Generally speaking, colonial history curriculum guides spare little attention to the sea-faring industry that literally illuminated the western world or to the iron men in wooden boats who "created great fortunes and spurred the formation and growth of a new nation." (Eric Jay Dolin, Leviathan) David Coffin's music-oriented "Life at Sea" fills in the gap, enhancing students' appreciation and understanding by engaging them directly in the experience of learning.
"Life at Sea" captivates students right from the outset. With his harpoon, concertina, his larger-than-life singing voice, and of course, Pierre, his trusty limber-jack, David transports you, his crew, back to 18th century Nantucket, to the days of his ancestors who settled there in 1659. From that most famous whaling port, you and your students will travel "around the Horn" to the Pacific whaling grounds through lively anecdotes and participatory songs, all the while experiencing the history that can be learned from traditional songs the whaler-men sang as they sought to make their fortune. From the singing of traditional sea chanteys to hoist the anchor and set the sails to the dance songs sailors sang in the doldrums, you'll experience the life of a whaler-man on his three- to five-year epic voyage hunting the magnificent whales of the ocean for their precious whale-oil. It's a perilous venture, so hang on tight when David takes you on a Nantucket Sleighride!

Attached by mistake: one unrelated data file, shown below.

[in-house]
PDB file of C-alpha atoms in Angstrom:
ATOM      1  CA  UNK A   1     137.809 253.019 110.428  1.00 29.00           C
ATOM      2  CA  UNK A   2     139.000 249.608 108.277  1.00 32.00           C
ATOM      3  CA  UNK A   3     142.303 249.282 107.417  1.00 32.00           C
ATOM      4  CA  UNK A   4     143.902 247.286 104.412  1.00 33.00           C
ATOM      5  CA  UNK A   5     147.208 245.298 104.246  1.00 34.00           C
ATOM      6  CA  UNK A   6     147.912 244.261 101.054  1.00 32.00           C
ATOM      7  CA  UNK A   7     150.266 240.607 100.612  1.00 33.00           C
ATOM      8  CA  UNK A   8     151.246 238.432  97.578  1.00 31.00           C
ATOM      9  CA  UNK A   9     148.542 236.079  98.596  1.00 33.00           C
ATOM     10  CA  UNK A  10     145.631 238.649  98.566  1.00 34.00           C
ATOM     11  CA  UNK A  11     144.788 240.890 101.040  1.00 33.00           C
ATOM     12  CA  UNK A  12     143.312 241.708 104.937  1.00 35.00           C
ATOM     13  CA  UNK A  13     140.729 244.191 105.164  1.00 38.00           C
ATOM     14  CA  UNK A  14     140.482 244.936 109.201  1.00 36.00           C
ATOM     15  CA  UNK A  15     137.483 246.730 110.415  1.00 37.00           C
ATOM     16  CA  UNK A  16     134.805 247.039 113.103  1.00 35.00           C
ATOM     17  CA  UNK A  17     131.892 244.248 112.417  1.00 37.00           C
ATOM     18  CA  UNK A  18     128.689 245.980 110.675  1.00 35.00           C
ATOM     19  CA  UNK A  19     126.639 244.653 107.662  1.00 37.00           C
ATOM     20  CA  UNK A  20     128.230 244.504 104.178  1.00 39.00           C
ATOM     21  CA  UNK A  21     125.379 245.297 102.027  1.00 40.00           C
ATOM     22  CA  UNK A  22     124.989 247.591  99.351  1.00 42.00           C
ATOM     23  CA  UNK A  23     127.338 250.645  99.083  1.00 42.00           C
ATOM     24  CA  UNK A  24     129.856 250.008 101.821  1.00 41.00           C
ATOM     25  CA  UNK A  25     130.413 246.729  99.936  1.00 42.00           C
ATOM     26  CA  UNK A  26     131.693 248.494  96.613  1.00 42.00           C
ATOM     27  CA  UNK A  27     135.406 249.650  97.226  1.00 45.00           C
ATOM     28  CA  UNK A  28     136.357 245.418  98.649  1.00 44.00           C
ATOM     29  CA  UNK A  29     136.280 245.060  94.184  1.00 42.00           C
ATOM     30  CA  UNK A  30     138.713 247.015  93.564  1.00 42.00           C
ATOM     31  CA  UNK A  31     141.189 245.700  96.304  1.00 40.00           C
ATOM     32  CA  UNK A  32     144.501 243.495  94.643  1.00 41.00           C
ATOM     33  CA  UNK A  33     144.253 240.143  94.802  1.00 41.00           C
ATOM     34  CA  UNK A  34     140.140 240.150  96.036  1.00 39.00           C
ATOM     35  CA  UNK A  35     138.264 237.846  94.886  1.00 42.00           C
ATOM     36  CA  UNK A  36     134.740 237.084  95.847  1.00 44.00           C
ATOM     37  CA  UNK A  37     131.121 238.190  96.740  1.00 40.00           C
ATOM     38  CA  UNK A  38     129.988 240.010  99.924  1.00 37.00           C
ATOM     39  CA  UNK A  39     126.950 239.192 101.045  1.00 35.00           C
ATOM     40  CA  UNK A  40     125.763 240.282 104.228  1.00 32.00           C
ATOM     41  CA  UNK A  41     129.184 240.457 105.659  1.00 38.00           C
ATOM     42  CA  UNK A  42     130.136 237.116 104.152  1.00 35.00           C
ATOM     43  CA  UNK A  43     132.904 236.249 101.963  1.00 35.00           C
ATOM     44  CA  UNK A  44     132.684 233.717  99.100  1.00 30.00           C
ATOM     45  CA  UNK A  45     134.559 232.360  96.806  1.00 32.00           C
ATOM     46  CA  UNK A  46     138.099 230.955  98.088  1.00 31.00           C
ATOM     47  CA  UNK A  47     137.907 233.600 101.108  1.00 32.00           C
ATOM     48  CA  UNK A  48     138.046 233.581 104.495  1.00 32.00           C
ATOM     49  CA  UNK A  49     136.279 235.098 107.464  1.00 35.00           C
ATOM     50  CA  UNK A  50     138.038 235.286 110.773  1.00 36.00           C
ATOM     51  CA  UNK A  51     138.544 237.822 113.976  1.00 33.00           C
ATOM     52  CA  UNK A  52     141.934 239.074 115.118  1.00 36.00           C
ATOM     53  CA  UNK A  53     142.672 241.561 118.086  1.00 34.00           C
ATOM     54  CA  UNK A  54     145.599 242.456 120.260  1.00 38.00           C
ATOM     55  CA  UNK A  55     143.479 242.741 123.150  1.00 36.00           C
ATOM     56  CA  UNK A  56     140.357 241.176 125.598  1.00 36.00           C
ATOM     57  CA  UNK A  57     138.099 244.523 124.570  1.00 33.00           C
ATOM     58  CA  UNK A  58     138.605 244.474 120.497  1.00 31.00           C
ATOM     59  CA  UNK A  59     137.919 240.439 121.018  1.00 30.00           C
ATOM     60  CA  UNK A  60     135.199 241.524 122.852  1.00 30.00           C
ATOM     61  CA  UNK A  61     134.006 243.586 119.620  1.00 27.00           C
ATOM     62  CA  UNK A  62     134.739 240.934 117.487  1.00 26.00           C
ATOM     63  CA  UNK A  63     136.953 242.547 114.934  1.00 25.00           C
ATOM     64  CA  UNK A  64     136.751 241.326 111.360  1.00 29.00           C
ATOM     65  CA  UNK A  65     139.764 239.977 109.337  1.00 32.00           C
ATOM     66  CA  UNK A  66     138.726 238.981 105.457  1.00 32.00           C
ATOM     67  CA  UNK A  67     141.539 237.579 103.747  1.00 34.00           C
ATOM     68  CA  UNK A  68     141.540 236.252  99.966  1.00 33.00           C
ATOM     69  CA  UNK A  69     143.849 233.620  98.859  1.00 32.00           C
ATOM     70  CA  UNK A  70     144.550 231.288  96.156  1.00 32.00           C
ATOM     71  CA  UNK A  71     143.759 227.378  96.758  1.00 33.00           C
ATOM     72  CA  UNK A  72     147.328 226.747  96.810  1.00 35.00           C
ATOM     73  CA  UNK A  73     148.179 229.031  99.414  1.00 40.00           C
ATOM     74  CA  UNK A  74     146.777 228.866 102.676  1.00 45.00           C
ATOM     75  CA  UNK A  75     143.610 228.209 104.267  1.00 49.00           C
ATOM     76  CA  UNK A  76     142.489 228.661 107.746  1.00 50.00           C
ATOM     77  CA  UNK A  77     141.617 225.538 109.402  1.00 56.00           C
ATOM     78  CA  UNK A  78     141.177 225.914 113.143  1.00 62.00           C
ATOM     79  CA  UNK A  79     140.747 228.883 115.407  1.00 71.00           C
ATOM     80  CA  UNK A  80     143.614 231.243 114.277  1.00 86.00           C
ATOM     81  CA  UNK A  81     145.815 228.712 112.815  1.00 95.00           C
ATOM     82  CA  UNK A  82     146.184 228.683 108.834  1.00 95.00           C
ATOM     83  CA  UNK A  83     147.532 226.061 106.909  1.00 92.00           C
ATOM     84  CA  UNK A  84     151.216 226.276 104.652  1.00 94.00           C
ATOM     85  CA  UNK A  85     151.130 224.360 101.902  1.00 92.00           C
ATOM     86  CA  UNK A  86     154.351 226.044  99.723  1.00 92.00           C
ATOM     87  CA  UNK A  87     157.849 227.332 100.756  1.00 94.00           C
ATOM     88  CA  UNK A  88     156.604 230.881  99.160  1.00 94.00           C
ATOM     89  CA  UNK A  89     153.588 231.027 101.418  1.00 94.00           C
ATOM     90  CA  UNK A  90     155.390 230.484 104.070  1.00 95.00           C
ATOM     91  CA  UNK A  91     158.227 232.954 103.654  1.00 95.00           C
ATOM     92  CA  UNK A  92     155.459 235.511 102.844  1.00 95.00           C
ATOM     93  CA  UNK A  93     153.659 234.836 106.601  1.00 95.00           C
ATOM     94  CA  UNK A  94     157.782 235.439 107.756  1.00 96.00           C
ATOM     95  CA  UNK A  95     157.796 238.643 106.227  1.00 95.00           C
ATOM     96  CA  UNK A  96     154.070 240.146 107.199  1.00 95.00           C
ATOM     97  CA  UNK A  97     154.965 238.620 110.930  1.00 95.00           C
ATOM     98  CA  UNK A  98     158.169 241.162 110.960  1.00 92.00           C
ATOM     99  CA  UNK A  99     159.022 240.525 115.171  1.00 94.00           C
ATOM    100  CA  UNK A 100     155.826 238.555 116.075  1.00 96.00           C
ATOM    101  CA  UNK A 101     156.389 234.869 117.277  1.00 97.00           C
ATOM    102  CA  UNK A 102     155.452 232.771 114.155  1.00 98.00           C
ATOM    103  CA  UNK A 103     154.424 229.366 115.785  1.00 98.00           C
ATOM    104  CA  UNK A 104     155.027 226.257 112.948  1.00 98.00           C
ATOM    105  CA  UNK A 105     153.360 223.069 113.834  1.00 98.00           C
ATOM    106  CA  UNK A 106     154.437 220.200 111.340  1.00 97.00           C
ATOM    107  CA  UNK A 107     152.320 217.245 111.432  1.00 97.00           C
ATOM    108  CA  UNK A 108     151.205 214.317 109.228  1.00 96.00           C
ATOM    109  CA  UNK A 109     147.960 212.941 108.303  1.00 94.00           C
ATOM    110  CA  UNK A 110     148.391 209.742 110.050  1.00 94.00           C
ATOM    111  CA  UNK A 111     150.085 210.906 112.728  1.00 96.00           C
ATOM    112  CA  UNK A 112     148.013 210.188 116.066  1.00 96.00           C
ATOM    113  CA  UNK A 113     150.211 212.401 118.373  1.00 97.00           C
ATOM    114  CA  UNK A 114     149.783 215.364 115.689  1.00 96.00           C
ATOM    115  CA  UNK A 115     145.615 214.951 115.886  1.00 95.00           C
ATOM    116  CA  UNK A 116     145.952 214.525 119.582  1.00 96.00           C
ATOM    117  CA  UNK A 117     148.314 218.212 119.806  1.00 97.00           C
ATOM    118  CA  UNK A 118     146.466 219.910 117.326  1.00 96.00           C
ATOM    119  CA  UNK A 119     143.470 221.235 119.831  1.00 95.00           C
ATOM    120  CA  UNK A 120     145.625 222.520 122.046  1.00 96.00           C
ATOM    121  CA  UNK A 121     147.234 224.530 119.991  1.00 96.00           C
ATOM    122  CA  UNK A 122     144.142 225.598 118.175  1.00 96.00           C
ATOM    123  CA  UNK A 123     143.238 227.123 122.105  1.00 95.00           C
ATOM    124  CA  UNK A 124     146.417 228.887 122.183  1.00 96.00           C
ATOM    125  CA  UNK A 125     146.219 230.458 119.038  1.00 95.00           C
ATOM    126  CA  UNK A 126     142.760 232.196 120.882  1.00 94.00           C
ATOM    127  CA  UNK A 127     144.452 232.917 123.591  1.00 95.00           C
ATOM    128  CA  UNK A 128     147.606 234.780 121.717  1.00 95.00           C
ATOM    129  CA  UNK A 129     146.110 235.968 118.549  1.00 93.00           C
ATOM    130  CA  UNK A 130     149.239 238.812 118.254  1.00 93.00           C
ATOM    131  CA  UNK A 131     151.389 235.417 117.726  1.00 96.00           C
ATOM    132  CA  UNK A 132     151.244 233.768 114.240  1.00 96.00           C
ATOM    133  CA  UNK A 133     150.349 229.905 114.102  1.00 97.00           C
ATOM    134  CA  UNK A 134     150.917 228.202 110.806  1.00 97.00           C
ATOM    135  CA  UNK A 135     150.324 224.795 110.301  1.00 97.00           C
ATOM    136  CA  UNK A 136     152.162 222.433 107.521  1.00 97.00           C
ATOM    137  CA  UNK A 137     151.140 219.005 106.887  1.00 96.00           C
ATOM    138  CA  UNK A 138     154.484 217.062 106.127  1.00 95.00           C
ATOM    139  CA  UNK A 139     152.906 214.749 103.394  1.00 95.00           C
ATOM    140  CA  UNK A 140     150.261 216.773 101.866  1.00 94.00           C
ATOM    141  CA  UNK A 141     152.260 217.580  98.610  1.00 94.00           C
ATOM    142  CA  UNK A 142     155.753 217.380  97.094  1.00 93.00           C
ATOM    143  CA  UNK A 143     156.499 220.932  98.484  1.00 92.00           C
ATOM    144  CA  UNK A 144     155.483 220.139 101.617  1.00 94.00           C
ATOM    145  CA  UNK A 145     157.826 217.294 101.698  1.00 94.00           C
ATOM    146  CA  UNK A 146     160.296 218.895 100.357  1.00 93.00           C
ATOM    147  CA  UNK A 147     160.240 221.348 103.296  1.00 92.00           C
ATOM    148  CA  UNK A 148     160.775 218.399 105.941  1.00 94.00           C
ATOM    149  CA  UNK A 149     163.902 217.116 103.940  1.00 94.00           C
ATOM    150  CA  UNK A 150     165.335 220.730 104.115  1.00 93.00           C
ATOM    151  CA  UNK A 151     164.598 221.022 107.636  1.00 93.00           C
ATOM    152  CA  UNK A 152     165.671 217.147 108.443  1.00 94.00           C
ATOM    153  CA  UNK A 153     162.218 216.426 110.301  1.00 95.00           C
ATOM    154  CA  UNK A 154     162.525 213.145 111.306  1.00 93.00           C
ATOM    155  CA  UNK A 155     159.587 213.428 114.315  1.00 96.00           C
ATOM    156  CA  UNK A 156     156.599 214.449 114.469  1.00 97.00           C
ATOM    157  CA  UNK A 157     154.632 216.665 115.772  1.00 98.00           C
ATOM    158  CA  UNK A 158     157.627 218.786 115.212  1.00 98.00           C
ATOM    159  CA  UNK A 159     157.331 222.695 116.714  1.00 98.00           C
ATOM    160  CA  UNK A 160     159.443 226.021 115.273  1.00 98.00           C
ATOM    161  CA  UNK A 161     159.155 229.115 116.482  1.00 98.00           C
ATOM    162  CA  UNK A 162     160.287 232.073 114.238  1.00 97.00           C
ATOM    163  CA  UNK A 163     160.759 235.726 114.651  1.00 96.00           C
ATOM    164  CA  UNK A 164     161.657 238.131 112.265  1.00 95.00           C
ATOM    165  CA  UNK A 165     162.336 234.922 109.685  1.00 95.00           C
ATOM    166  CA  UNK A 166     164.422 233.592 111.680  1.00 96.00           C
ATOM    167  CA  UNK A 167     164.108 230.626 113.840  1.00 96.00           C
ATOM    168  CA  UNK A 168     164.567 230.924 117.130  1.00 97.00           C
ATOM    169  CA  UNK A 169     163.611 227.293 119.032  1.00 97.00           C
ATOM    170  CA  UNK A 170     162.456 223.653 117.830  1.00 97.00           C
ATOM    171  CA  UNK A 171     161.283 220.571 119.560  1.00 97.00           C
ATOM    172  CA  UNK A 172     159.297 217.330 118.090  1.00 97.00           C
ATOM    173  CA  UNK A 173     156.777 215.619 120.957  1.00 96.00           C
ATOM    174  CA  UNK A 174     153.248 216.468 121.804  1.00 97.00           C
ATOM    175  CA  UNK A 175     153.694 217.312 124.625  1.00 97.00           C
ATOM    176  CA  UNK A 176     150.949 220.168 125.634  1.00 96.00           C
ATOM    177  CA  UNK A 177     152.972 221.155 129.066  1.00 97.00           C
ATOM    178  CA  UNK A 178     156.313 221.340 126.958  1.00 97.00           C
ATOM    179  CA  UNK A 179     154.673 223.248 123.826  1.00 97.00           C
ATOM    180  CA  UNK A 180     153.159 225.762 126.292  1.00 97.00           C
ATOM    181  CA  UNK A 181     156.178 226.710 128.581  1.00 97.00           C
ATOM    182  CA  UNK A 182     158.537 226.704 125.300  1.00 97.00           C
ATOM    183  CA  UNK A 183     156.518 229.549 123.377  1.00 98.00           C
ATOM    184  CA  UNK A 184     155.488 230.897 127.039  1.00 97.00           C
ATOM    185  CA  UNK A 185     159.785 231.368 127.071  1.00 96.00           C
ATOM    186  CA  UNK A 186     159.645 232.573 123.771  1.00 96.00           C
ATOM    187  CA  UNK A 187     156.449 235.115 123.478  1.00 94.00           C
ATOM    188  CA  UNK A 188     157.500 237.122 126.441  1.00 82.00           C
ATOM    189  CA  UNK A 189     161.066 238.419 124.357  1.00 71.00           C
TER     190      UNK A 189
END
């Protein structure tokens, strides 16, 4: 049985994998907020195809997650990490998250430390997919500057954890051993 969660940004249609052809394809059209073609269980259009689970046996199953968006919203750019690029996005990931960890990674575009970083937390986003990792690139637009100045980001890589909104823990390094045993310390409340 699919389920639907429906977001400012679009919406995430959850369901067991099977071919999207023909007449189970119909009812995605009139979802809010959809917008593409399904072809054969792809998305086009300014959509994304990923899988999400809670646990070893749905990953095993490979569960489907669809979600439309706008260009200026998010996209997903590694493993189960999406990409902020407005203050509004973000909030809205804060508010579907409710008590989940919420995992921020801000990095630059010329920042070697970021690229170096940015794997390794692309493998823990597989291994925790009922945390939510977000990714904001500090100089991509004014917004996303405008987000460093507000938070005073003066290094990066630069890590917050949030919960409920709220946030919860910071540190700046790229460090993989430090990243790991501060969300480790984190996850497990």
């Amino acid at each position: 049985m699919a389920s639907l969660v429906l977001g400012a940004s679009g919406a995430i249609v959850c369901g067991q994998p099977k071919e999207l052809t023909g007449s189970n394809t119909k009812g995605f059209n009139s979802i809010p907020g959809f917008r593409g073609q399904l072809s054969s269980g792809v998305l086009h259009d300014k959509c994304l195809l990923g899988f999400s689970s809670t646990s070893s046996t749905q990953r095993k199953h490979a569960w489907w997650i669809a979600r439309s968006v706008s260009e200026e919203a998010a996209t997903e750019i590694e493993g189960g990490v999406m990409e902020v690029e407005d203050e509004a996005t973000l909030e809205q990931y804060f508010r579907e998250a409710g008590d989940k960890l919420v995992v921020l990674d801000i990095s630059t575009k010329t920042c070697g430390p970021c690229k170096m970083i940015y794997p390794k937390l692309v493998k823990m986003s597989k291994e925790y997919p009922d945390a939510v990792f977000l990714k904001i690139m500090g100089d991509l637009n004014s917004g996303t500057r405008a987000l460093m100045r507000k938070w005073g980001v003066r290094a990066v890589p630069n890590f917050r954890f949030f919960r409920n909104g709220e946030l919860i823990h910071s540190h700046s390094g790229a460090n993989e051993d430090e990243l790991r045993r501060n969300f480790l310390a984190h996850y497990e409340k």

While pupils are thoroughly entertained by David's engaging performance, teachers will appreciate his deftly woven core-curriculum, including
- Colonial history
- Language arts
- and complementary activities and web resources
"Life at Sea" is customized for each audience, based on age-appropriateness of the materials. David will often includes background on Herman Melville's novel, Moby Dick, especially as it relates to the true story of the ill-fated Nantucket whale ship, Essex.
"David Coffin is a musician, performer, and music-educator of remarkable ability and insight. As a maritime specialist and descendant of some of America's greatest seafaring families - the whaling Coffins of Nantucket - no one could be better suited to presenting the traditional songs and yarns of Yankee seafaring in the Age of Sail."
Stuart M. Frank
New Bedford Whaling Museum